An introduction to Constitutional Law 100 Supreme Court cases everyone should know

Randy E. Barnett & Josh Blackman

The Agricultural Adjustment Act restricted the amount of wheat that farmer Roscoe Filburn could grow to a specified quota. Secretary of Agriculture Claude Wickard administered this regulatory scheme. The law restricted the supply of wheat as a means to increase prices, thereby benefiting farmers. According to the record, Filburn used the bulk of the wheat he grew in excess of this quota on his farm to feed his livestock. This way, Filburn could use his own home-grown wheat to feed his livestock at a lower cost, and still benefit by selling his “quota” wheat on the market for a higher price.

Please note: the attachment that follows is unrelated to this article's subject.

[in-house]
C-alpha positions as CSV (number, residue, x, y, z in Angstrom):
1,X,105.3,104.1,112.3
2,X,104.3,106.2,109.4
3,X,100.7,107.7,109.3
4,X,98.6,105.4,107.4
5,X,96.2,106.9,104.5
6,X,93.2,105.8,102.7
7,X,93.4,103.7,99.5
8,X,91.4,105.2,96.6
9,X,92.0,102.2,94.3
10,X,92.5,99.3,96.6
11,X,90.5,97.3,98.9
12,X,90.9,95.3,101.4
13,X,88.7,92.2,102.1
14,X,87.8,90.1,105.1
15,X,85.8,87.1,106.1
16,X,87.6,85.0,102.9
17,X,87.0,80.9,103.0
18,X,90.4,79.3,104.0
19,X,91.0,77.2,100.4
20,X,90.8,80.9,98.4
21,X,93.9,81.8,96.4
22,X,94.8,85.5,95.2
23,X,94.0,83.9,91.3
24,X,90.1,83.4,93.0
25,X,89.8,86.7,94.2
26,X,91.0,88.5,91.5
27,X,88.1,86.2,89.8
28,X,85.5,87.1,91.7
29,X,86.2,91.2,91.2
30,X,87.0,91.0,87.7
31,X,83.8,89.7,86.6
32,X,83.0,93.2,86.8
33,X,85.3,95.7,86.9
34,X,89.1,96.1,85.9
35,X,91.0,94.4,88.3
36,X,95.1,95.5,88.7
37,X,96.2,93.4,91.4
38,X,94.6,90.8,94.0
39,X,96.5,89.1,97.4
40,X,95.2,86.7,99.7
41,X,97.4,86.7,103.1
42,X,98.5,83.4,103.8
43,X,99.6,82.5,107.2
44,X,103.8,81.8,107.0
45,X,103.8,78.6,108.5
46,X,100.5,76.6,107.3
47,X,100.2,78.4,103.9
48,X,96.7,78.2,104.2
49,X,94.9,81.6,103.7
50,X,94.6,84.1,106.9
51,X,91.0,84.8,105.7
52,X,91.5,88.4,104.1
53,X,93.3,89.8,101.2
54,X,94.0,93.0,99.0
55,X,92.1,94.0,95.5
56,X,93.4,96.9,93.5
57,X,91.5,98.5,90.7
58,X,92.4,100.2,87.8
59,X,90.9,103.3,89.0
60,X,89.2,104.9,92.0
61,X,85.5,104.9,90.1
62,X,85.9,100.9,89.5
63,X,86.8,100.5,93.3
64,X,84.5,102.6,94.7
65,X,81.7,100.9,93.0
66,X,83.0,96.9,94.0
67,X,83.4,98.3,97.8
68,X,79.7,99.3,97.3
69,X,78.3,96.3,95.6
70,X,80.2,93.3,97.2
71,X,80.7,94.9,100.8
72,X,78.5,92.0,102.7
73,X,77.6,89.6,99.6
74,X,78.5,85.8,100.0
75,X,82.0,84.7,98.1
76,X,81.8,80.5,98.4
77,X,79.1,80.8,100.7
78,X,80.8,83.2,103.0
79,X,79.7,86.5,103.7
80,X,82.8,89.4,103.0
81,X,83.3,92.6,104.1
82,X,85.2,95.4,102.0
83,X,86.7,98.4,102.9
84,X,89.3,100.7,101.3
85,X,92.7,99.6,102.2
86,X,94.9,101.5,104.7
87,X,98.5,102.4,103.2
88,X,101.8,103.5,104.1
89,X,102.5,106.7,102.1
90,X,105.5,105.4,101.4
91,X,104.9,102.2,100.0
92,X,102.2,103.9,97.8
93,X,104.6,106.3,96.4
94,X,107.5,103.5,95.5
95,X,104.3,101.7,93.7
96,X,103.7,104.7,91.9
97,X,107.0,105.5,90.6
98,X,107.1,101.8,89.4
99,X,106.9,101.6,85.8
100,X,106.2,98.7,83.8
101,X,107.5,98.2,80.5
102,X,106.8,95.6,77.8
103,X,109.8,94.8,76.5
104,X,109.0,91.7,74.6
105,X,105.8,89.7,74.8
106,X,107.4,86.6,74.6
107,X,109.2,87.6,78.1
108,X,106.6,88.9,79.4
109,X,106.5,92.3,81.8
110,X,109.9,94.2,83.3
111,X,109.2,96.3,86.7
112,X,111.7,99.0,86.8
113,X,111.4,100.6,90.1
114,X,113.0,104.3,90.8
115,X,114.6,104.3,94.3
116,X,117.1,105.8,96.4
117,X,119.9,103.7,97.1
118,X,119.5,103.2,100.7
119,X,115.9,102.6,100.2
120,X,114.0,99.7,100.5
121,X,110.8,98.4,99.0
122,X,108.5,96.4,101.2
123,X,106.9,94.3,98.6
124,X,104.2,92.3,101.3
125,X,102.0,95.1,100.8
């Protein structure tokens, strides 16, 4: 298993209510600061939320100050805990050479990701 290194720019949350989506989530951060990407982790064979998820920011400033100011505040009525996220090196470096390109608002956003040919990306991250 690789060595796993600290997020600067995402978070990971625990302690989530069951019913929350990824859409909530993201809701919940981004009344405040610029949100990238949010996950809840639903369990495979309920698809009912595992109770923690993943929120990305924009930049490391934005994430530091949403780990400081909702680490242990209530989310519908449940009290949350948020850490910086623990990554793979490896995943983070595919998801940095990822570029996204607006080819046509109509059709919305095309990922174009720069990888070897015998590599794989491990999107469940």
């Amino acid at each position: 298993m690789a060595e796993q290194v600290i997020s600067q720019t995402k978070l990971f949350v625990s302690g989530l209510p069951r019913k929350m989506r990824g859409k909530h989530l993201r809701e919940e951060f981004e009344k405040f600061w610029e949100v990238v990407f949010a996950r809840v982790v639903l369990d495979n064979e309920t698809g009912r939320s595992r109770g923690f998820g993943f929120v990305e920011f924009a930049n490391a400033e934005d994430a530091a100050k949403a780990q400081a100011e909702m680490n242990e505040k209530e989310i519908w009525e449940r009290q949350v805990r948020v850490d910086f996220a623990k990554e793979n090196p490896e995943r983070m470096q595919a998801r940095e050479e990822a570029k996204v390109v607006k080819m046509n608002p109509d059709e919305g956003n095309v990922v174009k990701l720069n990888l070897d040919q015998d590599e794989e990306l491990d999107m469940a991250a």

The Justices considered this case to be so controversial that they asked the parties to reargue it. While deliberating over the decision, Justice Jackson initially favored an opinion that would have abandoned all scrutiny concerning the scope of Congress’s commerce power. In other words, the Court would uphold any economic regulation that Congress deemed reasonable. But even the New Deal Court was not prepared to take such a momentous step. Instead, Jackson’s majority opinion expanded the substantial effects test.

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